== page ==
Christmas 1943

Everyday until Christmas, I am going to try to post a picture from past family Christmas’ each day. 

Dorothy Christmas 1943

Mom Christmas Time 1943

This picture is dated on the back January 1, 1943.  My mom age 18 is sitting on the floor.  At first glance, I thought it was my grandmother.  But when blown up on the computer, I’m not so sure.  It could be my grandmother’s sister, Frances.  Notice the granny square afghan on sofa.  In yesterday’s picture there was a pillow with a granny square pillow case.  The tree sure lights up the corner. Our family tradition was always put the tree up the weekend before Christmas and take it down the day after New Years Day.  This was especially true with the live trees.  Once we went to artificial trees we may have put them up earlier, but still took them down right after New Years day. I can’t tell what she is holding in her hand.  I remember that table next to the tree being in that same spot forever.  Next to it is one of those ash trays on a pedestal.  You don’t see those around anymore.  On the wall near the ceiling it looks like it was stenciled, and the crown molding is something you don’t see very often anymore in new houses. For me it is interesting to see the changes made to my grandparents house over the years, although a lot stayed the same. 

Copyright © 2019 Gail Grunst

Lovingly to Helen

Frances Bowers Beck

Frances Bowers

This is my grandmother’s sister Frances.  She signed the picture “Lovingly To Helen Frank.”  In my last post, I posted a picture of my grandmother and she signed her picture, “Yours to a turn, H. B.”  I had a lot of discussion about the “Yours to a turn” part with many people.  At least Frances signed with something that I understand.  Now I am wondering if my grandmother and her sister exchanged pictures.  They were very close to each other and both pictures are from the same time period.   I like her outfit, and wonder if she made it as she was a wonderful seamstress.   Maybe her mother made the hat as she was milliner.

Copyright © 2019 Gail Grunst

Sisters all grown up!

Frances and Helen Bowers in 1918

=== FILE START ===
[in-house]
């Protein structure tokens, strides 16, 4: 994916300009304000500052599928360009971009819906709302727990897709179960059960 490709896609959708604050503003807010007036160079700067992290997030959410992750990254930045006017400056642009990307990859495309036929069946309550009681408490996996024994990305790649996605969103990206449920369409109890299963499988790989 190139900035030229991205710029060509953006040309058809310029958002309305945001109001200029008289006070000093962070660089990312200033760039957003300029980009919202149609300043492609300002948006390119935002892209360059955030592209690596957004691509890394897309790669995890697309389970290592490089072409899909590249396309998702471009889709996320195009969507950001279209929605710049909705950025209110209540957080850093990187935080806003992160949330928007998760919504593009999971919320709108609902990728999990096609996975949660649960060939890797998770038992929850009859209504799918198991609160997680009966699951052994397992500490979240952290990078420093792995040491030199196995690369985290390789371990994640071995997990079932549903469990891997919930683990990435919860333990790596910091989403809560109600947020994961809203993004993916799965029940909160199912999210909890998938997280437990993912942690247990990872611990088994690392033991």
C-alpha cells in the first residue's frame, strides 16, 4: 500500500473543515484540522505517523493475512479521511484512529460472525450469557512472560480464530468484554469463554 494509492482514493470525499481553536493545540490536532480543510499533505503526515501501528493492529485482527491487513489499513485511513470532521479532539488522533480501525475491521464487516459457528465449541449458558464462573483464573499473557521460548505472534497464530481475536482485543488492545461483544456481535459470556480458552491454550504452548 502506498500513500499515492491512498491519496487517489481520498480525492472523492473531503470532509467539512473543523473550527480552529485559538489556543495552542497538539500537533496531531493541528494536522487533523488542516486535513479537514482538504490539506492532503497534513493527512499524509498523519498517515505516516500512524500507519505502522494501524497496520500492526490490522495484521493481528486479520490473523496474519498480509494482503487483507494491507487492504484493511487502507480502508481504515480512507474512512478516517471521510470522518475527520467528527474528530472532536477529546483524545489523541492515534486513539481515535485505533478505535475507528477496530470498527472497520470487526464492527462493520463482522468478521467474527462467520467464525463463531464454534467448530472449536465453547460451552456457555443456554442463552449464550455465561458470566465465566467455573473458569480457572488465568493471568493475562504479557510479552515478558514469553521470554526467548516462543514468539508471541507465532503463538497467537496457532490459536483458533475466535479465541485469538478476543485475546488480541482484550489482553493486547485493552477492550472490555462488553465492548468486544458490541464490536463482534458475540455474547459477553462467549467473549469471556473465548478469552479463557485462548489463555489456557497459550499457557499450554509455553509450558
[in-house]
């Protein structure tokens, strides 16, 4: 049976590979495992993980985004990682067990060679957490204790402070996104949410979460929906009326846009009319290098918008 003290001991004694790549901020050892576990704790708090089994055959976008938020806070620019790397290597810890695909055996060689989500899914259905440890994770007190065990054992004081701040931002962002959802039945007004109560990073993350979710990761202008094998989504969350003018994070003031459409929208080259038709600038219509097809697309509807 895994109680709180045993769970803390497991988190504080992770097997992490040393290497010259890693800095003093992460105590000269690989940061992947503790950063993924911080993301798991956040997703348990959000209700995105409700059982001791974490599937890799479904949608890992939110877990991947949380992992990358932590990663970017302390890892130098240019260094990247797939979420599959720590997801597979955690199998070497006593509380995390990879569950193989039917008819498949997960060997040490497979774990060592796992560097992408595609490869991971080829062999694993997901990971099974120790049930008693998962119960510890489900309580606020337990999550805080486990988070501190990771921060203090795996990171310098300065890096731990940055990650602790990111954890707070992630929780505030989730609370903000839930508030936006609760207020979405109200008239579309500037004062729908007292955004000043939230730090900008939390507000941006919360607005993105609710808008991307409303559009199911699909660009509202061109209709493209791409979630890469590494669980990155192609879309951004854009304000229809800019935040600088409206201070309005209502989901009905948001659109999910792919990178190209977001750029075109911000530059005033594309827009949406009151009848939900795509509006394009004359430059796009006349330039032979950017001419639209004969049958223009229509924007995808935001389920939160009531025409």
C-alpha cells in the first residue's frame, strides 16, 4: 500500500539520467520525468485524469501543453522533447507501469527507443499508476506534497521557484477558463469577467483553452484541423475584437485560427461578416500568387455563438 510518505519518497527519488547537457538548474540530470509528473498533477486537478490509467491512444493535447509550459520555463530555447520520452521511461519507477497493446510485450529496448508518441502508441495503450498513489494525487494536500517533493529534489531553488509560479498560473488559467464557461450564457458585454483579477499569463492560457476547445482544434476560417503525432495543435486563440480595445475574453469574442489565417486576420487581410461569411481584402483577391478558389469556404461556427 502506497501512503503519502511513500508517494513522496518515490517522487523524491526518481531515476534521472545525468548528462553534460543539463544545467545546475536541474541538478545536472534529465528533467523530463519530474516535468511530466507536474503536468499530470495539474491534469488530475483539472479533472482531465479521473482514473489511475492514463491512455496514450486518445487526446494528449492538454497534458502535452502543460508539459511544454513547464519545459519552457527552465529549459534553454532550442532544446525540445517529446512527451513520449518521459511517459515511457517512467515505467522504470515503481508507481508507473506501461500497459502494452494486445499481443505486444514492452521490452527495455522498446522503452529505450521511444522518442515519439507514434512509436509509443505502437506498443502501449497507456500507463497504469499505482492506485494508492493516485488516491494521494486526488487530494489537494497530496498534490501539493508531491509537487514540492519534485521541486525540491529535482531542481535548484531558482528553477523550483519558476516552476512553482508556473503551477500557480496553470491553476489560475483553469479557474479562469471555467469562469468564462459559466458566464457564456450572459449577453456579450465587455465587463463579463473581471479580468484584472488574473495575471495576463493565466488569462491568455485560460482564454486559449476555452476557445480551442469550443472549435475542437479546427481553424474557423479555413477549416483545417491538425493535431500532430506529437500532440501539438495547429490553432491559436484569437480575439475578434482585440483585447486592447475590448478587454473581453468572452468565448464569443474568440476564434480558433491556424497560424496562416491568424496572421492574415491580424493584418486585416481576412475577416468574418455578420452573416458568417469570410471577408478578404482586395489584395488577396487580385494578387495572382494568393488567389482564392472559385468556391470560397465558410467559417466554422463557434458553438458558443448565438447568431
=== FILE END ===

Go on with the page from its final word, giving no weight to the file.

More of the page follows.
Frances and Helen Bowers

In my last post I wrote about two little girls who happened to be sisters.  Well here they are all grown up now.  Frances on left at 18 and Helen (my grandmother) on right at 20.  They appear to be in some kind of park.  I must say those are some outfits!  They sure look happy in this photo.  Like I said in previous post they were close and always together.   Just their names and 1918 was written on the back of the picture.  

Helen B, W. Prettie and Frances Bowers

Helen Bowers, John Walter Prettie, Frances Bowers.

Here they are together again.  Helen is on the left, W. Prettie in the center, and Frances on the right.  As you can see in this picture Frances is taller and overall bigger than Helen.  I don’t know who the soldier is to them.  I don’t know if he was a boyfriend of one or just a friend.  The writing on the back of the picture says, “H. Bowers, W. Prettie, and Franky Bowers Sun Dec. 7, 1919.”  It hit me when I saw the date that little did they know that 22 years later the Japanese would bomb Pearl Harbor on this day.  December 7, 1941 and it happened to be a Sunday too. 

I decided to search for W. Prettie and found a John W. Prettie on the 1920 census living at 2339 Racine Avenue in Chicago and the Bowers sisters are living at 2333 Racine Avenue.(1) As it turns out that they were neighbors and that is how they knew each other.  

“A Steamfitter by trade, John fought in France with the Canadian Expeditionary Force 1916-1918. He returned home to Chicago 1919. He was the son of John Adam Prettie and Mary Upton; his wife was Clara B. Jenkins (1900-?) whom I suspect is buried beside him.”(2)  John Walter Prettie was born 28 November 1898 in Canada.(3)  He passed away 20 February 1938 in Chicago and is buried at St. Joseph Cemetery in River Grove, Cook, Illinois. (4)  I am pretty sure that I have the same person as the W. Prettie in the picture.  He returned home in 1919, could this be his returning home picture?

I have looked at these photo’s many, many times but as I started scanning them and documenting them in the computer, I realized how much I missed before.  

Copyright © 2019 Gail Grunst



1. Year: 1920; Census Place: Chicago Ward 24, Cook (Chicago), Illinois; Roll: T625_335; Page: 12A; Enumeration District: 1371>  Source Information: 1920 United States Federal Census [database on-line]. Provo, UT, USA: Operations, Inc., 2010. Images reproduced by FamilySearch.  Original data: Fourteenth Census of the United States, 1920. (NARA microfilm publication T625, 2076 rolls). Records of the Bureau of the Census, Record Group 29. National Archives, Washington, D.C. For details on the contents of the film numbers, visit the following NARA web page: NARA. Note: Enumeration Districts 819-839 are on roll 323 (Chicago City).

2. U.S., Find A Grave Index, 1600s-Current [database on-line]. Provo, UT, USA: Operations, Inc., 2012.  Original data: Find A Grave. Find A Grave.


4. Ibid.




Frances and Helen Bowers 

This is the earliest picture I can find of my grandmother, Helen Bowers.  It was taken around 1904 when she was about 5 years old.  My grandmother is on the right and the one on the left is her sister Frances.   Frances was 14 months younger than Helen. Frances looks to be about the same size as Helen.  When they were fully grown Frances was the taller of the two.  Frances had lighter hair than Helen, and Helen had brown eyes whereas Frances had grey eyes.  Helen was the better cook of the two, however Frances was the better seamstress.  Frances was the tomboy and Helen was the little lady.  They remained close throughout their lives.  Frances passed away first on 13 July 1971, and Helen passed away 10 years later on 9 February 1981.  I love this picture of the two of them.  I loved them both and still miss them.